How to Write a Victorian Classic
The Victorian era was one of the richest times for novels. Many genres that are still popular today originated in their modern forms in the nineteenth century, and most modern writers are influenced by at least one or two writers from the age. Here’s a list of ways you can take the original greatness and make it your own:
1. Don’t plan ahead. Victorian writers usually wrote one chapter at a time to be showcased in serialized publications. Their books were only released as such after experiencing success with the masses, but they only worried about one chapter at a time. You’re probably going to want to make changes to your novel as you write, so don’t add any more than a rough outline before you start.
2. Enter your novel. Enter it. Be its voice, its narrator. You are introducing it to your readers, so you want to be a friendly and casual host. Tell them explicitly what they should expect to get for reading your novels–entertainment, moral values, etc. Don’t shy away!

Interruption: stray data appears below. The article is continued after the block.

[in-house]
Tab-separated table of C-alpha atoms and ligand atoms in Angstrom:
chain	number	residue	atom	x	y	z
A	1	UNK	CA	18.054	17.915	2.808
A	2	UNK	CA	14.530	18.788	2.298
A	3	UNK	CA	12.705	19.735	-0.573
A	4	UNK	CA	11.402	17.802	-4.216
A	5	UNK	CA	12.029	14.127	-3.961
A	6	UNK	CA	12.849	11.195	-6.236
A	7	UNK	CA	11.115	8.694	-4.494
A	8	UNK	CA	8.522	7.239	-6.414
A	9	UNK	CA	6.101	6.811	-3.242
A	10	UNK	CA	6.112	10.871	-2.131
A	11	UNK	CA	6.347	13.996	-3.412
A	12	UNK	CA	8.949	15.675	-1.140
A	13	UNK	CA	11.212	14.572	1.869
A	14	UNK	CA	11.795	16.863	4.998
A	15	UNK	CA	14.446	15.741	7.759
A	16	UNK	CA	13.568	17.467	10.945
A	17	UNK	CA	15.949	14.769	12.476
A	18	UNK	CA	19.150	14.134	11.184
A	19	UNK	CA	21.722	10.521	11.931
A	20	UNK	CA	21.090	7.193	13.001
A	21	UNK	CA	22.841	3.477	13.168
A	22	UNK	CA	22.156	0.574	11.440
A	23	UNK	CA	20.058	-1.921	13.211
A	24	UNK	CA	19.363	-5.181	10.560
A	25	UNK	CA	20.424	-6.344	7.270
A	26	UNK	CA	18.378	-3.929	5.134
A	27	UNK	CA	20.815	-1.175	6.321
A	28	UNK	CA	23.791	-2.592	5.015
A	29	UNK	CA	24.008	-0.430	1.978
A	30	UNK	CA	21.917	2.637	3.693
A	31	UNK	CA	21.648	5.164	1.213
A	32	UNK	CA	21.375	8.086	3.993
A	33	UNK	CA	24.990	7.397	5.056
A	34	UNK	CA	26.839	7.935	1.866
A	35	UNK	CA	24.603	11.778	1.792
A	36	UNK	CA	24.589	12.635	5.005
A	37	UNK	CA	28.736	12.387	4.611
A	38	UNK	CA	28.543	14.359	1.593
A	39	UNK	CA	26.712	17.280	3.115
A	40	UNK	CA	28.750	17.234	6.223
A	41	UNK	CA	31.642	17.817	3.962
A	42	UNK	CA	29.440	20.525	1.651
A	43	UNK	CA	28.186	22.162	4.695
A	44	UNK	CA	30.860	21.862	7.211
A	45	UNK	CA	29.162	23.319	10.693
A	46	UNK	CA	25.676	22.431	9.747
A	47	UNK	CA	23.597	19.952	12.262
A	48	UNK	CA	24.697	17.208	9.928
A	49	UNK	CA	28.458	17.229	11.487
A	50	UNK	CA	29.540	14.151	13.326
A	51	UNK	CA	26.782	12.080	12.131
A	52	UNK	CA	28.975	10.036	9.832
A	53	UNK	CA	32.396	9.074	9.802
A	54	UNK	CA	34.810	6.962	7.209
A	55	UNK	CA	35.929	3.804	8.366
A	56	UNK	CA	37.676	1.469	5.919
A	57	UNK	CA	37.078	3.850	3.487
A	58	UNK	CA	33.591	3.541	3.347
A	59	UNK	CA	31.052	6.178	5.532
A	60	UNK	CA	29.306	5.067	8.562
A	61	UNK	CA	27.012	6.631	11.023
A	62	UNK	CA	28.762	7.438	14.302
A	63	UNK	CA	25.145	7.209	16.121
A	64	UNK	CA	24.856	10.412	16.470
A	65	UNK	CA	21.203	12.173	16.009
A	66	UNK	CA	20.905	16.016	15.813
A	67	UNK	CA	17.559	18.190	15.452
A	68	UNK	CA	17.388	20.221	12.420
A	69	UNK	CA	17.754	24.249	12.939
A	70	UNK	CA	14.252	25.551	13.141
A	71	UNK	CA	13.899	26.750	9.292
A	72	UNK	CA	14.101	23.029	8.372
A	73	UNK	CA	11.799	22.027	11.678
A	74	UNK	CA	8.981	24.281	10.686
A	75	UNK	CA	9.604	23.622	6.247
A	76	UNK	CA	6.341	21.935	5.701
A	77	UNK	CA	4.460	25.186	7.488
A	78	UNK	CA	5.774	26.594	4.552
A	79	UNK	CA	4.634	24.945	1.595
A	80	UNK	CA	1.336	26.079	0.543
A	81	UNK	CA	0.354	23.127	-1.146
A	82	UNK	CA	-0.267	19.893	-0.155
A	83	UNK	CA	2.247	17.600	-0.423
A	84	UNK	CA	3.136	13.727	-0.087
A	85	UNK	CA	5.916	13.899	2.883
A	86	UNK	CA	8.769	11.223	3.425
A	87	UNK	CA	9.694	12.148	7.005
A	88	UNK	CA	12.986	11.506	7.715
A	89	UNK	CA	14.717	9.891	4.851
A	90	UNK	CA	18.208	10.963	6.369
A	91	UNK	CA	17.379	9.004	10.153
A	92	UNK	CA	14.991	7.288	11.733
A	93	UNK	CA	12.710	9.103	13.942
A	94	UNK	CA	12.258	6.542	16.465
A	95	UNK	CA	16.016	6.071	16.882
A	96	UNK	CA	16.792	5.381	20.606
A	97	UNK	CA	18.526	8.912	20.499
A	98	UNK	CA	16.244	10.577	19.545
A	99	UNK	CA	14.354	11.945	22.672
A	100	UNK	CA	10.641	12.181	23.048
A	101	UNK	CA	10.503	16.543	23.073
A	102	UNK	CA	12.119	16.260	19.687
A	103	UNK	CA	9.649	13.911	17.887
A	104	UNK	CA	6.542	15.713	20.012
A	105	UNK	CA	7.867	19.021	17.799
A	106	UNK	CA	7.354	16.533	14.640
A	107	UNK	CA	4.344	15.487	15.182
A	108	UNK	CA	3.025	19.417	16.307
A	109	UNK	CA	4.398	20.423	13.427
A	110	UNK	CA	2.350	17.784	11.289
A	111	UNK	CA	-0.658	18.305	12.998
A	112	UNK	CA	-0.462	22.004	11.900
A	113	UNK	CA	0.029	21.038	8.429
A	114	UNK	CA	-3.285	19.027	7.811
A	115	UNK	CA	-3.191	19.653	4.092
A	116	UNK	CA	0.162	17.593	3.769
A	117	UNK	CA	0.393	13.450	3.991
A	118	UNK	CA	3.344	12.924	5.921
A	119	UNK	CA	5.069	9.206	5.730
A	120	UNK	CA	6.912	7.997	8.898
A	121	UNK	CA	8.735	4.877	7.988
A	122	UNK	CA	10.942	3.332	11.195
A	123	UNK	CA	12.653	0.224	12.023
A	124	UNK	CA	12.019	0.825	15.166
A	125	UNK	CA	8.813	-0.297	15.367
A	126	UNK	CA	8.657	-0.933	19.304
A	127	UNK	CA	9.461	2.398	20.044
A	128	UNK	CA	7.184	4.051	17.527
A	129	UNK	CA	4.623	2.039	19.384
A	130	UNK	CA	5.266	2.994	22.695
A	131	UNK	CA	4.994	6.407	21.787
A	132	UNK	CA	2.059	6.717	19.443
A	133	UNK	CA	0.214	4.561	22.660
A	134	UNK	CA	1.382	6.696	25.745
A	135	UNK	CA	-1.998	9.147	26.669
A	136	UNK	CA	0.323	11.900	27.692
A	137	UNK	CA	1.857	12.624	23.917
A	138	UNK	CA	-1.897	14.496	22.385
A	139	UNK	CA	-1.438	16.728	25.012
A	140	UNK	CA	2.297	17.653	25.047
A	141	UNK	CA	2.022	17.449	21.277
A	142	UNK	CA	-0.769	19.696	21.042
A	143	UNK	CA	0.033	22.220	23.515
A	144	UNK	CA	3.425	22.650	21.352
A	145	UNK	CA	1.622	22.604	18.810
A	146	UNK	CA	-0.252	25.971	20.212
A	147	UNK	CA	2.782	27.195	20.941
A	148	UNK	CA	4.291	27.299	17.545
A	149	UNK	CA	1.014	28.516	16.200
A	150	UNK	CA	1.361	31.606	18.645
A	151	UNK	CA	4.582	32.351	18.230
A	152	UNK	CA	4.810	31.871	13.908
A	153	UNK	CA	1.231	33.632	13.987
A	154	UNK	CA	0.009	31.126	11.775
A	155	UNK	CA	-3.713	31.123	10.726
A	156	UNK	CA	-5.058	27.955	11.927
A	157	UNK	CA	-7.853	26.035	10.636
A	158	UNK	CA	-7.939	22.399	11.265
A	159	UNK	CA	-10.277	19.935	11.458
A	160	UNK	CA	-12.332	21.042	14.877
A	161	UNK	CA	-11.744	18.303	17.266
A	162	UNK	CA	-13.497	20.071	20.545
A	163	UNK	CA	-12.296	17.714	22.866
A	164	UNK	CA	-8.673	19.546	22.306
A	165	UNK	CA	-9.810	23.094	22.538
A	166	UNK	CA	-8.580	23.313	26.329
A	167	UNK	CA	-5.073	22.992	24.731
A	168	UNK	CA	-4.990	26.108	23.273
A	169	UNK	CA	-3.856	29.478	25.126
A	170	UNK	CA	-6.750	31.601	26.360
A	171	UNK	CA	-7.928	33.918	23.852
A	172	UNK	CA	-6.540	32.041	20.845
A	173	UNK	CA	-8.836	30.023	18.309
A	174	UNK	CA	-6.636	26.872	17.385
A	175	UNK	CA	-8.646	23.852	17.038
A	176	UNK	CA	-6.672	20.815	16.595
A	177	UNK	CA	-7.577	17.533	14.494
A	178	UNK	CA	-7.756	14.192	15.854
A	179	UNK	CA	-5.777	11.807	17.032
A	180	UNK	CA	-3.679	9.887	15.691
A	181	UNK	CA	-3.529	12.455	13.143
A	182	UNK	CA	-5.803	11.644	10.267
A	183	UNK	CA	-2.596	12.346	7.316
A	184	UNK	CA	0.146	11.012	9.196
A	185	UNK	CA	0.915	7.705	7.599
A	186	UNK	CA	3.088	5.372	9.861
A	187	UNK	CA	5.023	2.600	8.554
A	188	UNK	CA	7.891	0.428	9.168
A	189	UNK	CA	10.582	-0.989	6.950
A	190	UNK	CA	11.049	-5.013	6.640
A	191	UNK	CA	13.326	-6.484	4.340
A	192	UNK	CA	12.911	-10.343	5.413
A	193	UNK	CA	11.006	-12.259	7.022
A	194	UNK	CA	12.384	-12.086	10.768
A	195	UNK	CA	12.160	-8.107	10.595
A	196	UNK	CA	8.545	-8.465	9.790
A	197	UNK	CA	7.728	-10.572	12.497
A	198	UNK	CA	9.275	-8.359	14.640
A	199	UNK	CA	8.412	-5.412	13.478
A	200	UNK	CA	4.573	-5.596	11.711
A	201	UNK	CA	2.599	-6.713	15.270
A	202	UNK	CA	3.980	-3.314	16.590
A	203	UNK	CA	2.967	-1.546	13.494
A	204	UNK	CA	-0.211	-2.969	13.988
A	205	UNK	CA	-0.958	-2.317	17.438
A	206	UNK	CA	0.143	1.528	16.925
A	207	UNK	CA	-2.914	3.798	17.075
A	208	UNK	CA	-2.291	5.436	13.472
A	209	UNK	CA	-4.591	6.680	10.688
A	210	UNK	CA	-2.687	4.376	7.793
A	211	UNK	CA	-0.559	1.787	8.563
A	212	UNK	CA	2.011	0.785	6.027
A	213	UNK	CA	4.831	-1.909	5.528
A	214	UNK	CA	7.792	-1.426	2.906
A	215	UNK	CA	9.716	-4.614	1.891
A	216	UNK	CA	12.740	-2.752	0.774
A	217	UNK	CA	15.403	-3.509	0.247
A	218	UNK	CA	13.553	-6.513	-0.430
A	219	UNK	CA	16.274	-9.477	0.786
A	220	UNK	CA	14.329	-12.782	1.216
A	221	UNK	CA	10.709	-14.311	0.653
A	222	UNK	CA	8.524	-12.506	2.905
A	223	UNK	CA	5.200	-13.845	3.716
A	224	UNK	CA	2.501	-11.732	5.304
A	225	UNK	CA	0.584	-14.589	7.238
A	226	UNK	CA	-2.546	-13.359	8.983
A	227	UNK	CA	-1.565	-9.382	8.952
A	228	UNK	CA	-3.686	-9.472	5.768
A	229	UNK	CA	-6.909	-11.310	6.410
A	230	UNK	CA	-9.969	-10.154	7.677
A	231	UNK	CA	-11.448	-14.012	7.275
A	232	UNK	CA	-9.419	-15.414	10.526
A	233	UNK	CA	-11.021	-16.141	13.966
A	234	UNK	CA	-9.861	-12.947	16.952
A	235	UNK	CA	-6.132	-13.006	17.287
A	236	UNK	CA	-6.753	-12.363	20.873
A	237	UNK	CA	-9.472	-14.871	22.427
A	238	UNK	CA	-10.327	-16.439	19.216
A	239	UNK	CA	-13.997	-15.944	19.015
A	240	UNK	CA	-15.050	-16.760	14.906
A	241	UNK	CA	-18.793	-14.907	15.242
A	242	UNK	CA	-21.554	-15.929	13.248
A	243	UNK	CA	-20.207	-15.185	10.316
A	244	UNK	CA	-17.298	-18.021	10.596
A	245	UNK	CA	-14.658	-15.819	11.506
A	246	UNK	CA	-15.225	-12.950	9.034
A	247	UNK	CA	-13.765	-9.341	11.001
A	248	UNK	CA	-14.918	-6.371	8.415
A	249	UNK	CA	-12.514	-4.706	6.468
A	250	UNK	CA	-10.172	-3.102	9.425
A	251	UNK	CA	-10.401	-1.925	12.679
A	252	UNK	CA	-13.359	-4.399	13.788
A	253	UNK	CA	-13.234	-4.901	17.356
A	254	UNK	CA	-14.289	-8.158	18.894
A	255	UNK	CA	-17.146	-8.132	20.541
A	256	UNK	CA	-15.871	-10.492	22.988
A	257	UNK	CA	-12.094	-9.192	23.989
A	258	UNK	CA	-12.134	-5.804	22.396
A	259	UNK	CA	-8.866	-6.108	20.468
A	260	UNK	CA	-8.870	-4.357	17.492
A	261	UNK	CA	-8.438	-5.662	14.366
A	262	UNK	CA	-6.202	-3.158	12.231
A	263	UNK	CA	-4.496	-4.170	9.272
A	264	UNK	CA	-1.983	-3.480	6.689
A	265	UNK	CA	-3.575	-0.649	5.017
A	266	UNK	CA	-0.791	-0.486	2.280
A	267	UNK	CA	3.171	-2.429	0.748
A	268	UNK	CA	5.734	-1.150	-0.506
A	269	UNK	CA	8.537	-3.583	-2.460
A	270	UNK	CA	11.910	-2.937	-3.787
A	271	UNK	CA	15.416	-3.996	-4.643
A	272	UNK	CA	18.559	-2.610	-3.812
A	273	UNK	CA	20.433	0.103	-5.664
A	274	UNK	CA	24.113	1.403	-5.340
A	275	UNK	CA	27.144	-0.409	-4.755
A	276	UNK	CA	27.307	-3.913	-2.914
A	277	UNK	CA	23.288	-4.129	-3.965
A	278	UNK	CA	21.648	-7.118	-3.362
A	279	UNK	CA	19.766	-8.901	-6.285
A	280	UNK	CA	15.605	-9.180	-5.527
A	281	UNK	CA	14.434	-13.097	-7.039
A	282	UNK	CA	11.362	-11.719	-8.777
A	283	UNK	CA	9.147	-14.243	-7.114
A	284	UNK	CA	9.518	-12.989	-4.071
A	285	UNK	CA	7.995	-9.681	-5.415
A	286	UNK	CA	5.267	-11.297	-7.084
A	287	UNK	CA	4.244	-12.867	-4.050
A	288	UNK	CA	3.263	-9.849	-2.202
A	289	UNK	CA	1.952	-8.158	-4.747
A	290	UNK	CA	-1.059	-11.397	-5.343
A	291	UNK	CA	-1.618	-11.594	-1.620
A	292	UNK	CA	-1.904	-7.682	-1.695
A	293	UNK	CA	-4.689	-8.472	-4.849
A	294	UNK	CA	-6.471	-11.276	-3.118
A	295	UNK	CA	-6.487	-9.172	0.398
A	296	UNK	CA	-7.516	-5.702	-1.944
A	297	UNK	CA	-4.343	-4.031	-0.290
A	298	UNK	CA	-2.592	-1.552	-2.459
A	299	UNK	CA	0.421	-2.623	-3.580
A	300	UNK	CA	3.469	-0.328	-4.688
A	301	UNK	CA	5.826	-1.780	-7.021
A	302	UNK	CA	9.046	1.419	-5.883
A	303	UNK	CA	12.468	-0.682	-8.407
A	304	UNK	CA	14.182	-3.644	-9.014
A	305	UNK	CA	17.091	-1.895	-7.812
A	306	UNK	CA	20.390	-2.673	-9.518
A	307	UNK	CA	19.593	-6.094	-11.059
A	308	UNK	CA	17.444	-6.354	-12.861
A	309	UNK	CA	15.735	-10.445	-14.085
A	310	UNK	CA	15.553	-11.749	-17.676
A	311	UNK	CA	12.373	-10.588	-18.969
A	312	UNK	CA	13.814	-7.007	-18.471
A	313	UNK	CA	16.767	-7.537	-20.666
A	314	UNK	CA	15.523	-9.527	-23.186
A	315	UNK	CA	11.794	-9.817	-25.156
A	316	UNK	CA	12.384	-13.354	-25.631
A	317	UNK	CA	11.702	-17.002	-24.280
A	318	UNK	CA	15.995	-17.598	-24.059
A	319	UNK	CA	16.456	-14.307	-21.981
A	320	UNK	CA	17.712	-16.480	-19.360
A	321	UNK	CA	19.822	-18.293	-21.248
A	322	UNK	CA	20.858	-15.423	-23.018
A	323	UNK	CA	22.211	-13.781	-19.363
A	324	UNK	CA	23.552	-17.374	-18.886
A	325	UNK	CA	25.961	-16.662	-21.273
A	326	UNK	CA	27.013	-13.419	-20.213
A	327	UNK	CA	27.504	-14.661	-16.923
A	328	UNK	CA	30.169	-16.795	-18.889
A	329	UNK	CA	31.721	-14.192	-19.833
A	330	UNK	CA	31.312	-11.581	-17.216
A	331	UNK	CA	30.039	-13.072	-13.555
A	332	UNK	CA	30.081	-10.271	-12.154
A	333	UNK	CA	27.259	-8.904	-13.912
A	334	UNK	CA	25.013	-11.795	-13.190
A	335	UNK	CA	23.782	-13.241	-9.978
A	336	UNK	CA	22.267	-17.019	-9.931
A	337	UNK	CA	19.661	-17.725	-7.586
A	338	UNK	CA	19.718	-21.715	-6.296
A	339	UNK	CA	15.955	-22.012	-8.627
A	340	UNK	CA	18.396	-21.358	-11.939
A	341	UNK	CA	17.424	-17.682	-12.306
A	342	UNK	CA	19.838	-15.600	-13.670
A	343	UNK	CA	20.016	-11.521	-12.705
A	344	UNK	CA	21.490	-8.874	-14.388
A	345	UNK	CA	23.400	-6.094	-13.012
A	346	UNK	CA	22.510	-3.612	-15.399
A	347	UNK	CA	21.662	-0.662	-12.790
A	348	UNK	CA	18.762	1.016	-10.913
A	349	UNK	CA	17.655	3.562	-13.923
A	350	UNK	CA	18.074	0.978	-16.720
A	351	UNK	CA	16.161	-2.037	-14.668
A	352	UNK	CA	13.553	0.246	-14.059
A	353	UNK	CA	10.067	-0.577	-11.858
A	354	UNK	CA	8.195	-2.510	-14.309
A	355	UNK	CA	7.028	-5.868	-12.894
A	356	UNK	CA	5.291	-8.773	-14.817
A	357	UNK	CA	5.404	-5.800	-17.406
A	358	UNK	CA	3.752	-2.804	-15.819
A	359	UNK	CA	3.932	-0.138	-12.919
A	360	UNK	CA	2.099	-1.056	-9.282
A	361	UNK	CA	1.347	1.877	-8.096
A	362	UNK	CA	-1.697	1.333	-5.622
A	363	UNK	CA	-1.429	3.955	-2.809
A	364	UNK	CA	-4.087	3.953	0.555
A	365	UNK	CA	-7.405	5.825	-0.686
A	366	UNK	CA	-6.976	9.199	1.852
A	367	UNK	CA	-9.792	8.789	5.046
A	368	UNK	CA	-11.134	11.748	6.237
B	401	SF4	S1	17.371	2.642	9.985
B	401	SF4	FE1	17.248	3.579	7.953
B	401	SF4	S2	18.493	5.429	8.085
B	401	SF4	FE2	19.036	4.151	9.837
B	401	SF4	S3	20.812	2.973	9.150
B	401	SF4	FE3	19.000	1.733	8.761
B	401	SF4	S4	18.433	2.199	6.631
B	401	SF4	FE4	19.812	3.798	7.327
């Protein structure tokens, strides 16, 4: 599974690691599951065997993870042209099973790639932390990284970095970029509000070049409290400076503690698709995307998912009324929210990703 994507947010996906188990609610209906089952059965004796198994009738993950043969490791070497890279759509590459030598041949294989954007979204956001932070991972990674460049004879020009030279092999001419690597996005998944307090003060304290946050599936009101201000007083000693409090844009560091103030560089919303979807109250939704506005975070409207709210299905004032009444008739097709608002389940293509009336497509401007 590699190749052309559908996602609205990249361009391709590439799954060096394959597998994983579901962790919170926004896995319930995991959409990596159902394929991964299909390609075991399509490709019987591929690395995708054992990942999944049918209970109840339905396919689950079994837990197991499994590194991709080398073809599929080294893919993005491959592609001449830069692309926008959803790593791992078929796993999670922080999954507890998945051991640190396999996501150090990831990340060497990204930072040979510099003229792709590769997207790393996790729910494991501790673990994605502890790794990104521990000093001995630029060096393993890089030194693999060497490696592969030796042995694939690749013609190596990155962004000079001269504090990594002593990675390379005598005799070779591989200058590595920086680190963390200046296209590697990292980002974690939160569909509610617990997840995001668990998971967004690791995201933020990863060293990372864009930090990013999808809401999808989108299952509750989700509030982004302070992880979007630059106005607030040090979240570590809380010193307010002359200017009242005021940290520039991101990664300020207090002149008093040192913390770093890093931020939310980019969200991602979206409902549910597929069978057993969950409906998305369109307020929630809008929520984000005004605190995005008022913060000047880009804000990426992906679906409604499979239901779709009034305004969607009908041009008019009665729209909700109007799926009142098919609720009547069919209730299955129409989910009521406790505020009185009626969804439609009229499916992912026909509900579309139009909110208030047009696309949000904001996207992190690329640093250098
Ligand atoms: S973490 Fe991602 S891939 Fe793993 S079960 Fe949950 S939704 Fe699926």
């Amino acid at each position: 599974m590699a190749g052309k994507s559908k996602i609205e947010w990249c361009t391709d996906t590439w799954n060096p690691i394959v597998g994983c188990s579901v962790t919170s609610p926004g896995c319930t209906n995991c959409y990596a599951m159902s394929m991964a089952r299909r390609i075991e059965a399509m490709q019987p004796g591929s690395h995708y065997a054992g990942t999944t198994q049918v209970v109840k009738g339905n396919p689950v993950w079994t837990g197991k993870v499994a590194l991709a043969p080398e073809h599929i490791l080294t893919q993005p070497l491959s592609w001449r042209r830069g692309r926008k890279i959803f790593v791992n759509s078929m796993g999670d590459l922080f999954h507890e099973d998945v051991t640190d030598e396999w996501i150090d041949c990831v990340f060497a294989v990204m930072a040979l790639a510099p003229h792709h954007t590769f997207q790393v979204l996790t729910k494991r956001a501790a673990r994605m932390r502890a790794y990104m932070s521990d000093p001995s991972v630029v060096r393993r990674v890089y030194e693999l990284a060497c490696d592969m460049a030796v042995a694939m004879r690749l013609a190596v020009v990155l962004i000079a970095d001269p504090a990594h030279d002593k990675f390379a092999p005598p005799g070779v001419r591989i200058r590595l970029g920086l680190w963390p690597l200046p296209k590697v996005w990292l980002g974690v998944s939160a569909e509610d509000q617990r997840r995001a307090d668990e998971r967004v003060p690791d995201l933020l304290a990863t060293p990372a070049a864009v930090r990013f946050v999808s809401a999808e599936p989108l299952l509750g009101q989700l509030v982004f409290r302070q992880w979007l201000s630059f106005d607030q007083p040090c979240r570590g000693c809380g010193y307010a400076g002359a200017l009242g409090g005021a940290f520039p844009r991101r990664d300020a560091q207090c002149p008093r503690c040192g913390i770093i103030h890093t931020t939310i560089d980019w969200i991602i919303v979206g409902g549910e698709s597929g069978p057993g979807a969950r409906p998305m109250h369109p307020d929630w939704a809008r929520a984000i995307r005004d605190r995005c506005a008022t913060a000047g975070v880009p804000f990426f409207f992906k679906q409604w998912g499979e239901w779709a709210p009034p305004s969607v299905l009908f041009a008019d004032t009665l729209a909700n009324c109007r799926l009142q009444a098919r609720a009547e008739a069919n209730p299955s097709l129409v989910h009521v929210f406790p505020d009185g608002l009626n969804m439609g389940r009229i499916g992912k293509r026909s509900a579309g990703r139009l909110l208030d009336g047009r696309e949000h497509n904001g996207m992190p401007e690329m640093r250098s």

Image credit: Mateusz Stachowsky
3. Be poetic. Poetry will make you sound more cultured and better educated. Sure, it isn’t fore everyone, and there are plenty of Victorian novels that don’t have poems, but you don’t need to be a great poet to write a few rhymes and slip them in here and there. Especially if you fit it to the meter and rhyme scheme of “Amazing Grace.”
4. Well, actually there isn’t a #4. As much as I tried to box in a literary era that’s often stereotyped, there really isn’t much that I could find that these novels all have in common. They have dramatically different characters, plots and settings. Nothing that I listed above is even true for more than a few authors
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